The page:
Hundreds pull up a pew to debate Arundel bypass

Hundreds of Arundel residents gathered to discuss all things bypass
Hundreds of Arundel residents gathered to discuss all things bypass

Pews were packed on Monday as Arundel residents gathered to discuss bats, bypasses and Binsted.

Hundreds filled St Nicholas’ Church to discuss the A27 at a public meeting.

Nick Herbert, MP for Arundel and South Downs kicked off the evening by reiterating his support for a bypass

He said: “If you take this argument that if you build roads you just get more traffic, noise and pollution we would dig up the M25 and grow vegetables on it.

“I have always favoured the pink-blue route (Option 3).

“The is it goes through ancient replanted woodland. There is very significant protection for that woodland and an increased cost would have to be mitigated.

“I am open-minded about Option 5A, although I think it’s worse for Binsted itself.”

Darrell Gale, an Arundel resident of 16 years, said: “The Highways England proposals were commissioned to build a dual carriageway around Arundel and not to resolve Arundel’s traffic problems.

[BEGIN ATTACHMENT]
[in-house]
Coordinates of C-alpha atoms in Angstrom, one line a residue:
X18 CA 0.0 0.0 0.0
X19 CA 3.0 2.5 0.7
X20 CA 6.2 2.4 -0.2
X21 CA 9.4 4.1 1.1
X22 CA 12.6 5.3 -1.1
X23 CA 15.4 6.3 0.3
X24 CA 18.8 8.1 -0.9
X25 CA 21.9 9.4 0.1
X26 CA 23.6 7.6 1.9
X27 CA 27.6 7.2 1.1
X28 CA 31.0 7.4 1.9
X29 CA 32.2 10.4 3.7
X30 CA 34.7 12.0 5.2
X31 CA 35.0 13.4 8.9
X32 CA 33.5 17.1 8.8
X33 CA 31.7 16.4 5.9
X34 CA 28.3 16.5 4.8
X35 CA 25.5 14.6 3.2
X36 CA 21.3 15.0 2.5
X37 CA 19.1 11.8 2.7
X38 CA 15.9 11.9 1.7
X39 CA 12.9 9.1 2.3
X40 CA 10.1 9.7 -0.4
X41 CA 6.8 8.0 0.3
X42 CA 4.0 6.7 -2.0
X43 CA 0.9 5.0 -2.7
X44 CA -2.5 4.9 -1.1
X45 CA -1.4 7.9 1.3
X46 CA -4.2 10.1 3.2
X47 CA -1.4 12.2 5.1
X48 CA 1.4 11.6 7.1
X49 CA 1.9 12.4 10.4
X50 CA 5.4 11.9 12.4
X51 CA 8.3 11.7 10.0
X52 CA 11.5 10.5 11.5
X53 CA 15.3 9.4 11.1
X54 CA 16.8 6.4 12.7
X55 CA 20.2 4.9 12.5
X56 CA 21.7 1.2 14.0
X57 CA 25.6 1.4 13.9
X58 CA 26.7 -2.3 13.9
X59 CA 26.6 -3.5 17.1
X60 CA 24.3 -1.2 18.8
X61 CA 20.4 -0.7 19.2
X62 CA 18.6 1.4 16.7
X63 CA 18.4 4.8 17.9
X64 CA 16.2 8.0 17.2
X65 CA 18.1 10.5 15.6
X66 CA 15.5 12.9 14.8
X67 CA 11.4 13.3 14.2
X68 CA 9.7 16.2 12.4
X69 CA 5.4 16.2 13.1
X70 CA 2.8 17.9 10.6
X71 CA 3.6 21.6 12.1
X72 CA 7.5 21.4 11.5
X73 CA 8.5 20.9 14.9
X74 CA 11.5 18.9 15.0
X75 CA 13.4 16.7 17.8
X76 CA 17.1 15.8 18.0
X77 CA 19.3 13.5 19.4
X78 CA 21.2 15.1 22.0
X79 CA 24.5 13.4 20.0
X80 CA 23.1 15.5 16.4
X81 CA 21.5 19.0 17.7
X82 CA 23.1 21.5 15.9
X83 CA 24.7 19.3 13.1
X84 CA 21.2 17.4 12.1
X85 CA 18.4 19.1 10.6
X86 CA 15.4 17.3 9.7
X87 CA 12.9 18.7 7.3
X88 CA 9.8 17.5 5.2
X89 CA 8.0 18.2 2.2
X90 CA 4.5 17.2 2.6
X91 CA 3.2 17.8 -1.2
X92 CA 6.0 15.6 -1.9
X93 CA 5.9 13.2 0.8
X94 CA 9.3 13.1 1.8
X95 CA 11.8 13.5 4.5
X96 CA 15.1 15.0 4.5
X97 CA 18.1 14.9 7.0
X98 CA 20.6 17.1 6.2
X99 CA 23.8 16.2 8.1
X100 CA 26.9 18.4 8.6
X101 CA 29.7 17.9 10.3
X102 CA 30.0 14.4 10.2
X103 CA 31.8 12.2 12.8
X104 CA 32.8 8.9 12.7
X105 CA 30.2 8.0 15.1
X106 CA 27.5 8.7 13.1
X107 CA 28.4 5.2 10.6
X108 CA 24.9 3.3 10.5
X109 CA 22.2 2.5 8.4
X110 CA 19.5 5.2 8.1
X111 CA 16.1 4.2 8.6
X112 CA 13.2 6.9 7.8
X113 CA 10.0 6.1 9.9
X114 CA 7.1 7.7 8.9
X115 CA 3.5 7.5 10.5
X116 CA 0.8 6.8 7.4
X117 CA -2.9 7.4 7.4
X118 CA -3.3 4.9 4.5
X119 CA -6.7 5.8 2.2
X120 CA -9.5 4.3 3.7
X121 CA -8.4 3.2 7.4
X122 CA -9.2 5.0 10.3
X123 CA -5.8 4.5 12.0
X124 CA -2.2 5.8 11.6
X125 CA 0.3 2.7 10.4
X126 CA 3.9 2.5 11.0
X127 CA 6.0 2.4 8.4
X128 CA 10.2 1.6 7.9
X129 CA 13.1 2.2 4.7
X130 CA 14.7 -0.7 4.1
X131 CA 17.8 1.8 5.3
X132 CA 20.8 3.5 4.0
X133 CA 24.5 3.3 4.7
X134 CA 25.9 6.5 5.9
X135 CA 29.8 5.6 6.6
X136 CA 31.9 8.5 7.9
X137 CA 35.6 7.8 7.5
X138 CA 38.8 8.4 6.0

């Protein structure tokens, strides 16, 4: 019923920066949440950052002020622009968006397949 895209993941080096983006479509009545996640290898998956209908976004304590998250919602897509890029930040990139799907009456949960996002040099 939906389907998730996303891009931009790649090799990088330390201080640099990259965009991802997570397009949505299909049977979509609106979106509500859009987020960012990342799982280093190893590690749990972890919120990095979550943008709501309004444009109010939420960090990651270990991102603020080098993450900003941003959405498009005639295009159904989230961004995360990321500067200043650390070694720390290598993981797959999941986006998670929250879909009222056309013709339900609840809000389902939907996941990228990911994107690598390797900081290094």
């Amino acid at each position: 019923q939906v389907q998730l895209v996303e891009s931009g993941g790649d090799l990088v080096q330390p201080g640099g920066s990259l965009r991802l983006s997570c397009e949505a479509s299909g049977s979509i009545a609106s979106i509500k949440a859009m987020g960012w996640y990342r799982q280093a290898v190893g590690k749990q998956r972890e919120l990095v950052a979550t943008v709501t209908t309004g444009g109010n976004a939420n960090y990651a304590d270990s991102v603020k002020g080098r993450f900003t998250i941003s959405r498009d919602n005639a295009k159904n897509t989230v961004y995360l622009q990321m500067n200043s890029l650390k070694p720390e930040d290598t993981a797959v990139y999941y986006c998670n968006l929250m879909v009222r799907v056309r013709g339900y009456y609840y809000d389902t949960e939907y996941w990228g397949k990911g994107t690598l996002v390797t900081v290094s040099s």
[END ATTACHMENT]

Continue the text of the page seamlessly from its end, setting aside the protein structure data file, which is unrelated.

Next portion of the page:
“In this respect I believe the commision to be fundamentally flawed.

“Highways England has its job to do but their top priority is not Arundel or its people.”

Richard Smith, who lives in Pearson Road, focussed on the environmental issues posed by options 3 and 5A: “When you build roads you just get more traffic.

“Can’t we look at an online option toward easing all this destruction?”

Discussing Option 5A, the so-called ‘Binsted route’, ecological specialist Jackie Thompson said: “We have 13 species of bats [in Binsted Wood], three of which are extremely scarce in England.”

She said these and other species would be threatened by Option 5A: “A road round the woods would cut off the bloodlines to the woodland.”

But Colin Adams of Maltravers Street called on people to be ‘responsible citizens’.

He said: “I think it is time we in Arundel take a much less nimby view of this and look far more globally at this and help people in West Sussex not just Arundel.”

Many at the meeting asked why a new road could not be avoided entirely by simply building a tunnel.

Alan Feist, A27 programme lead for Highways England, said: “A tunnel is completely unaffordable.

“We did look at it and it has been discounted on cost grounds.”

He praised the ‘high quality debate’, saying it ‘really shows what a challenge building around here is’.

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